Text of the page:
be adventurous and wander into the booths of schools that you never heard of and perhaps you'll be very surprised.
Well, not exactly. You're not attending a
fair (that occurs in college) and you don't need to have a 2 minute pitch about yourself. Your opportunity to sell yourself is during the college admissions cycle on your Common Application.
The college fair is for YOU!!
Admissions and alumni representatives want to interest you in the college they represent. So don't be shy, speak up and ask the tough questions above.
Parents, your child is wonderful and you mean well, but nothing screams louder than a chatty parent as a
potential indicator of a student's lack of independence and self-direction.
Please while it might seem obvious, don't "brag" to the admissions representative with a pre-rehearsed annotated resume-- no one is making an admissions decision at a college fair. In fact, parents, it would be best if your son/daughter does most of the talking outside of questions about financial aid and campus safety!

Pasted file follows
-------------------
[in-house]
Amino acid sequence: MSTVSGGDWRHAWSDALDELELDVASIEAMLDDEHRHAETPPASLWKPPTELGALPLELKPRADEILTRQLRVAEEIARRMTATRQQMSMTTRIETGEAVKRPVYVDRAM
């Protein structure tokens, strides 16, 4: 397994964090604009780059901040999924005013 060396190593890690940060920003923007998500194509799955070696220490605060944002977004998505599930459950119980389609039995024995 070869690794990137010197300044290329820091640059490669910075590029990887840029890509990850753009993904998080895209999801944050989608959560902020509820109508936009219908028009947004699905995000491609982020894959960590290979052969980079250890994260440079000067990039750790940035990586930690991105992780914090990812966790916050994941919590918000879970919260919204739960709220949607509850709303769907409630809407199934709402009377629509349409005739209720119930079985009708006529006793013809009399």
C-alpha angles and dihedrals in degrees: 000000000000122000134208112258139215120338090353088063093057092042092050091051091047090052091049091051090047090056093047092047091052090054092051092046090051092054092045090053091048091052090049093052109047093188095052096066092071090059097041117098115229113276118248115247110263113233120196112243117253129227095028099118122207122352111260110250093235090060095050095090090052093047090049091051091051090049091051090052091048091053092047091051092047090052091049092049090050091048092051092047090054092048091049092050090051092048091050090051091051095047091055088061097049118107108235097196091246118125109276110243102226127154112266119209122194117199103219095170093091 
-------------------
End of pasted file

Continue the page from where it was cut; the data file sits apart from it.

Students: Think of a
college fair as a college interview on training wheels.
Learning to feel confident speaking with admissions representatives as a sophomore and junior is great practice for the alumni and campus interviews taking place during your senior year. Take chances, make mistakes, and just dive in! There's nothing you can say that will be remembered and held against you later.
4) SUMMER PROGRAMS
Sophomores and juniors should use the evening to gather information about competitive summer programs in potential academic areas of interest. In particular,
women and minorities
should ask about special programs that are designated in majors typically under-represented by women and minorities. Such programs are highly competitive and often free of cost.
Please schedule your first quarter assessment where we will actually begin to plan summer 2018. The most competitive STEM, art and business programs have earlier application due dates than other "pay to play" programs.
5) PLANNING FOR SPRING CAMPUS VISIT
The college fair is an excellent opportunity to jump start your campus research in anticipation of junior year campus visits. In my earlier blog I wrote about how to research colleges in advance of expensive campus tours (airfare & lodging add up!).
upcoming campus visits that are scheduled specifically for juniors or for admitted seniors